But there was a particular fantasy about Bond, the sense that "one man," as the ads kept intoning, a gifted "gentleman agent" as Fleming had it, could single-handedly save the day, dispatch the villains, win the girl(s), and look and sound cool while doing it. (In real life, like the ex-Navy SEALs who died in Benghazi, shocking some of my friends who had imagined them invincible, Bond would likely get killed much of the time. He has no superpowers, after all. But hey, it's a movie.)
As it happens, that's a core English fantasy, reflected in imperial British history.
Fittingly, Dr. No also came out just before the release of Lawrence of Arabia, one of the greatest epics of all time, about a man of history with characteristics very similar to those of Bond.
Not the gadgets and girls, of course, for the film implies that T.E. Lawrence, magnetically played by Peter O'Toole, was gay and there weren't many high tech gadgets about in the Middle East in World War I, but the gentleman adventurer/military officer who makes all the difference is very much there.
With his expertise and imagination, the Oxford archaeologist Lawrence, who rose from lieutenant to colonel in a few short years, spurred the Arab Revolt against the Ottoman Empire, which confounded the plans of Britain's enemies. Of course, for all the derring-do, it didn't end so well from Lawrence's standpoint. He got caught up in his fantasy of freeing Arabia, only to find that his own exquisite machinations were really in the service of larger machinations. After suffering the frustrating experience of seeing his Arab friends betrayed at the Paris peace talks, he worked for a time for another gifted gentleman adventurer, then Colonial Secretary Winston Churchill, then pursued anonymity as an enlisted man, authoring a few well-known books before dying in a motorcycle crash at 46.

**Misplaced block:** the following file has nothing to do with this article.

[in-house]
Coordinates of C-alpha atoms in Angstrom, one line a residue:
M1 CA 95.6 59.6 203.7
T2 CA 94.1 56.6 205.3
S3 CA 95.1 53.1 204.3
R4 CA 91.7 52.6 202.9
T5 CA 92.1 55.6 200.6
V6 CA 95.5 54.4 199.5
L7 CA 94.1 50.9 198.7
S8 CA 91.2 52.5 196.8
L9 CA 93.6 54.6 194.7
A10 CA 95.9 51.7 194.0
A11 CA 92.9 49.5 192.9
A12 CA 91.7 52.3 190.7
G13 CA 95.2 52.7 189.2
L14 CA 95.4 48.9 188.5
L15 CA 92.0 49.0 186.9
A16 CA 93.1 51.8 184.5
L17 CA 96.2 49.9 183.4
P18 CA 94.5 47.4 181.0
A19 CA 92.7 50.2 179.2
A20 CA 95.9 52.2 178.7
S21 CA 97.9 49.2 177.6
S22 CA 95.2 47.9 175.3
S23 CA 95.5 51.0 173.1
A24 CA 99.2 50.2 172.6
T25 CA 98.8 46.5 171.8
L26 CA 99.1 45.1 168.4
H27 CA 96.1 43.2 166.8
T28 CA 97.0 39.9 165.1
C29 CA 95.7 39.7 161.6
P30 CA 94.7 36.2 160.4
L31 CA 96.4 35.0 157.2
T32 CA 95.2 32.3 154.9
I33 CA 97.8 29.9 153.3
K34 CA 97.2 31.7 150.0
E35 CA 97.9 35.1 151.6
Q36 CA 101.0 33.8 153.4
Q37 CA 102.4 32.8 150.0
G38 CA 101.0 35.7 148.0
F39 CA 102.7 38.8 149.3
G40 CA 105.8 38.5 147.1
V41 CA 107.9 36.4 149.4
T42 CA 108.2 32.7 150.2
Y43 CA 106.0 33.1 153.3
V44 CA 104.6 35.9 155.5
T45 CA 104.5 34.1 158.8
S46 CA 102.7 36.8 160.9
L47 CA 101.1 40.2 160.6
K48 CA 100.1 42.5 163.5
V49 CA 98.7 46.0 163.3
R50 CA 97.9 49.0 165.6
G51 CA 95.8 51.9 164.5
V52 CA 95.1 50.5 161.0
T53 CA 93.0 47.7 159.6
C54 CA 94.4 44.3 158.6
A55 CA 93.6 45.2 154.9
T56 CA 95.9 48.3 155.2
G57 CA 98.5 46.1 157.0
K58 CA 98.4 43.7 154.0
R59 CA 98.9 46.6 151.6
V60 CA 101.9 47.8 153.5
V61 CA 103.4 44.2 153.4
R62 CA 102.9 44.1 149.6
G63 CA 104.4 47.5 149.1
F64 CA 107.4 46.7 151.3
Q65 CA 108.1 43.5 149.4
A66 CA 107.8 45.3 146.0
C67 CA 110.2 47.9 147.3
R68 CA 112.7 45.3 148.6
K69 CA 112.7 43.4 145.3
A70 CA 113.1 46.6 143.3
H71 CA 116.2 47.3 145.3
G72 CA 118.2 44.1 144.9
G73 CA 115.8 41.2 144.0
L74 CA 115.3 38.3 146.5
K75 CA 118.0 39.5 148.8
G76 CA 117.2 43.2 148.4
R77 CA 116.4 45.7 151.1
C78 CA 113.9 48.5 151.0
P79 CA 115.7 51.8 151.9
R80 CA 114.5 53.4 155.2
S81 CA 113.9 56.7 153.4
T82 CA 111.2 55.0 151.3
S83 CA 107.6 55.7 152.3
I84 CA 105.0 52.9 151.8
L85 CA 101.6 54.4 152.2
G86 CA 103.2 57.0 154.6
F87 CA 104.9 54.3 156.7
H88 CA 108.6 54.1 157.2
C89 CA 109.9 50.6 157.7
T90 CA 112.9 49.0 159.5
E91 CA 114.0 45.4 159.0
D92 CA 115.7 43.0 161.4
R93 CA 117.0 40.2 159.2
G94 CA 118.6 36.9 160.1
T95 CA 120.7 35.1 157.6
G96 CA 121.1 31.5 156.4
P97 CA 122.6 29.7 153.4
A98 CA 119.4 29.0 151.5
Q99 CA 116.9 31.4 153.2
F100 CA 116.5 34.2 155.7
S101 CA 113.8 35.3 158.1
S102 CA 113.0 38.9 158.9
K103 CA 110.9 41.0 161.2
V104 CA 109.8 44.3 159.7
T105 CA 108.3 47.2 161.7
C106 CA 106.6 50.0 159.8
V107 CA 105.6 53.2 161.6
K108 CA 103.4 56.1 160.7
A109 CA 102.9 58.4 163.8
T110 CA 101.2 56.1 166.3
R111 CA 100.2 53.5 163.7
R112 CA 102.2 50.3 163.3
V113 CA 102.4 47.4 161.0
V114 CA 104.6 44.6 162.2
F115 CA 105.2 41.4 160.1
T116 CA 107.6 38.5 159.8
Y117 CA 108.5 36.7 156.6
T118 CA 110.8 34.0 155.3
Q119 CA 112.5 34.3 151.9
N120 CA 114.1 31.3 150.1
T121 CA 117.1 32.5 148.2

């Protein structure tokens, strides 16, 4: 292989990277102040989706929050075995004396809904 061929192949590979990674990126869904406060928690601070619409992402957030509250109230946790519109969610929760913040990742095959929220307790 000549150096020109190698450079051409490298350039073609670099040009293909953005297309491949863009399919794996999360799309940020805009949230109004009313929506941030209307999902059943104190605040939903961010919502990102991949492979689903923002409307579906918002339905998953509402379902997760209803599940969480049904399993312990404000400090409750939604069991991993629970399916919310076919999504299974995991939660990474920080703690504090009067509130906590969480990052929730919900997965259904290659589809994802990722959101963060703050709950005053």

So clearly for Bondian purposes, we forget the last 15 minutes of Lawrence of Arabia (which actually have more the flavor of a Bourne picture) and focus on the romantic notion of it all, that "one man" who can make all the difference.
And so the Bond film franchise has, with bouts of occasional world-weariness thrown in, for the past 50 years.
Bond is the ur-action hero. The quips, the stunts, the guns, the girls, the tech, the whole panoply of what we know as the action picture became globalized with the blockbuster breakthrough success of Goldfinger, which gave rise to the even bigger, though less iconic, success of Thunderball. (The latter film is dated today by the excessive underwater footage, which was unique in 1965 but a little dull now.)
The difference always between Bond and other action heroes is that Bond, no matter how brutal, retains the style and panache, perhaps even the code, of an English gentleman.
The ties between Bond, the royals, and Britain's post-imperial identity as a global cultural power were clear at the opening of the London Olympics, when Bond met Queen Elizabeth in Buckingham Palace and proceeded by helicopter to the Olympic Stadium where their stunt doubles parachuted down to the delight of the crowd and a global television audience.
Goldfinger is the Bond film that made the series a global sensation in 1964 and 1965.
That association continues with Tuesday's world premiere at Royal Albert Hall and the impending release of the latest musical score, all recorded at Abbey Road, the home studio of that other enduring English icon of the '60s, the Beatles.
After all, there is not an Empire, but there is a Commonwealth. There is not a superpower, but there is a clandestine power of expertise and daring, and, even more to the point, a soft power of cultural leadership and delight.
Small wonder that there is a special resonance between the Bond franchise and some of today's leading newer cultural properties.
Reviewers are noting that Skyfall has a particular resonance with Christopher Nolan's The Dark Knight, which demonstrated how a superhero film (Batman, like Bond, performs superheroic feats but has no superpowers) can inquire deeply into both character and present historical dynamics.